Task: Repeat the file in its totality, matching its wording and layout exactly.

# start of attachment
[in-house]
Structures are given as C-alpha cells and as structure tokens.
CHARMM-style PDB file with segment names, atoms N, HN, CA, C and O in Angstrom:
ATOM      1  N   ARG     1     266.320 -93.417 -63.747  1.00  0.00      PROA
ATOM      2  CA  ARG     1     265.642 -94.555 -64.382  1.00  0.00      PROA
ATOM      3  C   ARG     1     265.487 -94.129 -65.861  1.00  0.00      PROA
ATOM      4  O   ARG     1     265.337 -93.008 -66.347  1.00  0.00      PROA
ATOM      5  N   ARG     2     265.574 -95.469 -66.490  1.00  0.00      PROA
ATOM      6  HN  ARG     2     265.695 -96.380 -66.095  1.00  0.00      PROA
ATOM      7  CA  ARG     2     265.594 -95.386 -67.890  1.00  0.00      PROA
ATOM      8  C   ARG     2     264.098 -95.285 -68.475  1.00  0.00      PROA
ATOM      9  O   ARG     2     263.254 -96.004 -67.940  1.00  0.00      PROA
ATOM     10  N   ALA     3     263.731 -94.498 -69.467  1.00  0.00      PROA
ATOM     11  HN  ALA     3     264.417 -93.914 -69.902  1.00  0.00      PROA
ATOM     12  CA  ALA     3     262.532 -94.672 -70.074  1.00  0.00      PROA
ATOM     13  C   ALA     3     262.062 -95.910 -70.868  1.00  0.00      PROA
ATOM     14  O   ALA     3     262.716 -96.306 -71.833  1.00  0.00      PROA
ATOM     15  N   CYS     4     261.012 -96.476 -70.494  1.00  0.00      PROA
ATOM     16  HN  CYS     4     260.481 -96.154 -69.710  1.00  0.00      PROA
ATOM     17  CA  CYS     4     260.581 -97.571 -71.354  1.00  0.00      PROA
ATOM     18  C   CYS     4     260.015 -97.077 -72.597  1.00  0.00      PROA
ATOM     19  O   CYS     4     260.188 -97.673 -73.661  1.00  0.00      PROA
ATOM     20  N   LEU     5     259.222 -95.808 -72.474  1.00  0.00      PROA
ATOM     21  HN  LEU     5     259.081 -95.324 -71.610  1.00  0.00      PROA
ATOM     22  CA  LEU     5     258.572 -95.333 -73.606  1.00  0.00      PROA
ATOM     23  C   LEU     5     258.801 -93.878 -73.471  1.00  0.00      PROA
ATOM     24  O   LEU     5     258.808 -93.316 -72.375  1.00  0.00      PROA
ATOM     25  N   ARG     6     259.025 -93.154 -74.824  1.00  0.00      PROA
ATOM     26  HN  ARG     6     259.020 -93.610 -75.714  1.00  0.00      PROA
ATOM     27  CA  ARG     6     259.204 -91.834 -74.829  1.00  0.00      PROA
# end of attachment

[in-house]
Structures are given as C-alpha cells and as structure tokens.
CHARMM-style PDB file with segment names, atoms N, HN, CA, C and O in Angstrom:
ATOM      1  N   ARG     1     266.320 -93.417 -63.747  1.00  0.00      PROA
ATOM      2  CA  ARG     1     265.642 -94.555 -64.382  1.00  0.00      PROA
ATOM      3  C   ARG     1     265.487 -94.129 -65.861  1.00  0.00      PROA
ATOM      4  O   ARG     1     265.337 -93.008 -66.347  1.00  0.00      PROA
ATOM      5  N   ARG     2     265.574 -95.469 -66.490  1.00  0.00      PROA
ATOM      6  HN  ARG     2     265.695 -96.380 -66.095  1.00  0.00      PROA
ATOM      7  CA  ARG     2     265.594 -95.386 -67.890  1.00  0.00      PROA
ATOM      8  C   ARG     2     264.098 -95.285 -68.475  1.00  0.00      PROA
ATOM      9  O   ARG     2     263.254 -96.004 -67.940  1.00  0.00      PROA
ATOM     10  N   ALA     3     263.731 -94.498 -69.467  1.00  0.00      PROA
ATOM     11  HN  ALA     3     264.417 -93.914 -69.902  1.00  0.00      PROA
ATOM     12  CA  ALA     3     262.532 -94.672 -70.074  1.00  0.00      PROA
ATOM     13  C   ALA     3     262.062 -95.910 -70.868  1.00  0.00      PROA
ATOM     14  O   ALA     3     262.716 -96.306 -71.833  1.00  0.00      PROA
ATOM     15  N   CYS     4     261.012 -96.476 -70.494  1.00  0.00      PROA
ATOM     16  HN  CYS     4     260.481 -96.154 -69.710  1.00  0.00      PROA
ATOM     17  CA  CYS     4     260.581 -97.571 -71.354  1.00  0.00      PROA
ATOM     18  C   CYS     4     260.015 -97.077 -72.597  1.00  0.00      PROA
ATOM     19  O   CYS     4     260.188 -97.673 -73.661  1.00  0.00      PROA
ATOM     20  N   LEU     5     259.222 -95.808 -72.474  1.00  0.00      PROA
ATOM     21  HN  LEU     5     259.081 -95.324 -71.610  1.00  0.00      PROA
ATOM     22  CA  LEU     5     258.572 -95.333 -73.606  1.00  0.00      PROA
ATOM     23  C   LEU     5     258.801 -93.878 -73.471  1.00  0.00      PROA
ATOM     24  O   LEU     5     258.808 -93.316 -72.375  1.00  0.00      PROA
ATOM     25  N   ARG     6     259.025 -93.154 -74.824  1.00  0.00      PROA
ATOM     26  HN  ARG     6     259.020 -93.610 -75.714  1.00  0.00      PROA
ATOM     27  CA  ARG     6     259.204 -91.834 -74.829  1.00  0.00      PROA